Art is the one thing we all turn to in times like this. Whether it is the music, the movies, books or visual art – the creativity of our species is what gives us hope, inspiration, a means to understand each other and speak without using words. Art helps us release emotions and reveal our truths to ourselves and others. I think now, more than ever, art and artists will thrive. People need to be uplifted, heard, seen and appreciated. Art does all of that.
How do you juggle your creative work and career with being a parent?
It isn’t easy – but my decision to be a fulltime artist was partly motivated by wanting to spend more time with my children. I have fairly routine ways of working my day, in order to have at least two daily meals with my son.
I drive him to school as well, so we get about an hour to chat then too. In fact now that the virus drama has got us all at home, my son only attends school a few days per week and has online lessons for the rest – so there is more time and the pace is easier to manage. It was a lot harder to go to work for long hours with a small child at home.
What would you say to any woman who is struggling to ‘find the time’ to honour her creativity?
I think perhaps the word ‘honouring’ might be the problem. I think of my creativity as a necessity and a valuable skill. Once you decide that it is as important to you as, say, breathing or stretching – believe me, you will find the time. I don’t need to honour my need to breathe or stretch – I just do it.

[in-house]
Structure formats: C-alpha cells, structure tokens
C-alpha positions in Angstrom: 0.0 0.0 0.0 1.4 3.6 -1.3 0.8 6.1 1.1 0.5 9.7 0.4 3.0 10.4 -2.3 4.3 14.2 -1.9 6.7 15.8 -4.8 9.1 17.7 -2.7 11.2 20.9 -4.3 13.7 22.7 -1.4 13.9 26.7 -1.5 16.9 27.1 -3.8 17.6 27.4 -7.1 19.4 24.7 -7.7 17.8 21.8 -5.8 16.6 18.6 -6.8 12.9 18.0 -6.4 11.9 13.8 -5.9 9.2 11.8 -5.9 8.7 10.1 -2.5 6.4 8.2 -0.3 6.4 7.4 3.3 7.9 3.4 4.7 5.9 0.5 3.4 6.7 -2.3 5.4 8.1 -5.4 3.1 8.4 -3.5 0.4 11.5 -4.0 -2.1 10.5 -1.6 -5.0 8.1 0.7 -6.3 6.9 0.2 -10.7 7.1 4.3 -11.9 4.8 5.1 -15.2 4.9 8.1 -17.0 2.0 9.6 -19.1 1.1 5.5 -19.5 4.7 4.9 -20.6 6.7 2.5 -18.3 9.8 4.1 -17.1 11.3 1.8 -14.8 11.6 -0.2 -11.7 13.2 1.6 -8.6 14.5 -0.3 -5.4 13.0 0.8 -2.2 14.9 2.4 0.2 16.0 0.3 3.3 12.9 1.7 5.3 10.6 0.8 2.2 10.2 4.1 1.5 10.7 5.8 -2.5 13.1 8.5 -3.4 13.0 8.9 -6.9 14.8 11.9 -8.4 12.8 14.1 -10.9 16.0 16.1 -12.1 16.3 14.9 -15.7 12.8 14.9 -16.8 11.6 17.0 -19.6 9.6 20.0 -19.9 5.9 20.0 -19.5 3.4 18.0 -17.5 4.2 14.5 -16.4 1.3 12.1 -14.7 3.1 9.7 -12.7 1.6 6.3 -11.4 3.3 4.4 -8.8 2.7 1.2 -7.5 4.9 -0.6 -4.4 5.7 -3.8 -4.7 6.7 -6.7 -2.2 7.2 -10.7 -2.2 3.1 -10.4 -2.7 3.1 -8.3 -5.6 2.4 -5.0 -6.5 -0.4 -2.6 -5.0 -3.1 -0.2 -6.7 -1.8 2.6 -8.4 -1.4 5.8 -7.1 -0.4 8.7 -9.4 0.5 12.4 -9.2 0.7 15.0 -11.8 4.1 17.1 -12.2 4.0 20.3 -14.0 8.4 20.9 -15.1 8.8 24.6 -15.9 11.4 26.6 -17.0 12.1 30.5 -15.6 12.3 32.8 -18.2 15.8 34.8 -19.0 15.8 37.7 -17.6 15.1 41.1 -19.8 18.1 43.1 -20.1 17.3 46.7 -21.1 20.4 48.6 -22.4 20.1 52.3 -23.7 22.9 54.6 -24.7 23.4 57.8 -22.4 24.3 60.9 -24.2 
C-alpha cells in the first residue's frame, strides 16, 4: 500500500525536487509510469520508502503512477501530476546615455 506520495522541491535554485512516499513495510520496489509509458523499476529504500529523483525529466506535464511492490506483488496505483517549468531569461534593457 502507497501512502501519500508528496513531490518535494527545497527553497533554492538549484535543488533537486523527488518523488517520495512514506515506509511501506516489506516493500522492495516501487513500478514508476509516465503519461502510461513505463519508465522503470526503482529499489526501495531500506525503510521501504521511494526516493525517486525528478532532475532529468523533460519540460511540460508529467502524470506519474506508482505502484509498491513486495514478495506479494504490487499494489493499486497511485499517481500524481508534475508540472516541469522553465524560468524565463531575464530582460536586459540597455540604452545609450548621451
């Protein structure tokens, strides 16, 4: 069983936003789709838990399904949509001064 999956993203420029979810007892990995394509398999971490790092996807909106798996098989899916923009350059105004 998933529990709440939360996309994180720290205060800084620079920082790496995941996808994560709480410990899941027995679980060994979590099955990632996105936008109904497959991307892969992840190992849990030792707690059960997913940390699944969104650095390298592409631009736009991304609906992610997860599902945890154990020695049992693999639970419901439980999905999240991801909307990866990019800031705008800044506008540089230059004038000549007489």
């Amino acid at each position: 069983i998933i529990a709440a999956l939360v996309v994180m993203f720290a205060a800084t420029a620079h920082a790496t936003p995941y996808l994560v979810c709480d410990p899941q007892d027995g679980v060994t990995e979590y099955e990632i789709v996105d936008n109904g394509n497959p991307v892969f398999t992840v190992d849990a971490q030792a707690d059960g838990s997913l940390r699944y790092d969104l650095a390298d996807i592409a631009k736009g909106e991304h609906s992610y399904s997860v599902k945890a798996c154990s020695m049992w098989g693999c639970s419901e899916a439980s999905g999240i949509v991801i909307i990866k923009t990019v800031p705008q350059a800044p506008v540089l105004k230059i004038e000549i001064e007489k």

Discover Leila’s beautiful work at www.leilafannerart.com
How to reconnect with your creative work when it’s the last thing you feel like doing!
The season of lurgy is upon us, and in the last week, son number one has been floored by the flu, the baby is a snotty, coughing, crusty-eyed little dumpling and I sound like I smoke 40 a day, despite the fact that I have never smoked a cigarette in my life. Not a whole one, anyway. Oh, and I’ve also had mastitis. For the second time.
Why am I telling you this? Because my creative plans were scuppered the moment I got the call from lovely Anja at school.
‘Can you come and collect Ollie? He’s not feeling well at all.’
And that was it. The hours I had earmarked for writing were spent administering Calpol for the children and Lemsip for myself while I went slowly out of my mind watching endless episodes of Danger Mouse, little boy lying like a ragdoll in my arms.
Just to be clear, I wouldn’t change a thing. But…
I miss having time for my creative life. It’s tough enough when we’re all in the full bloom of health, but when the January bugs descend and it’s all I can do to pull back the covers of a dark and gloomy morning, creative Jude is nowhere to be found. (Probably off in the Caribbean somewhere – sensible girl.) And my work sits neglected. My stories don’t progress. I’ve still not figured out that character’s intention. I’m nowhere closer to a finished draft. And the truth is, it all seems like far too much to deal with and I really struggle to be bothered.
And then the gloom descends yet further still.
Now, If I were, a creative coach, for example, I would probably have some good advice for myself, and I would encourage myself to ‘listen up and listen good. (My creative coach was a Drill Sergeant in a former life.) And the advice I’d give myself would be as follows:
- When life gives you Lemsip, add some honey, collapse on the couch, crawl under a blanket (when children allow) and look after yourself. You need this time out. Now is not the time to stress about finishing the book, or finding a producer, or sorting out your non-linear story arc. Your creative work does not need to become another stick that you beat yourself with. Not now anyway. You have a temperature.
- When you can’t be creative, immerse yourself in it instead. Pull over the beanbag, crawl under said blanket and find ‘The Greatest Dancer’ on iPlayer. Dance was my first love and watching a wonderful dancer dance gives me such joy. It reminds me of just how beautiful humans can be and soothes my soul in this mind-boggling era of daft politicians and the senseless destruction of our planet.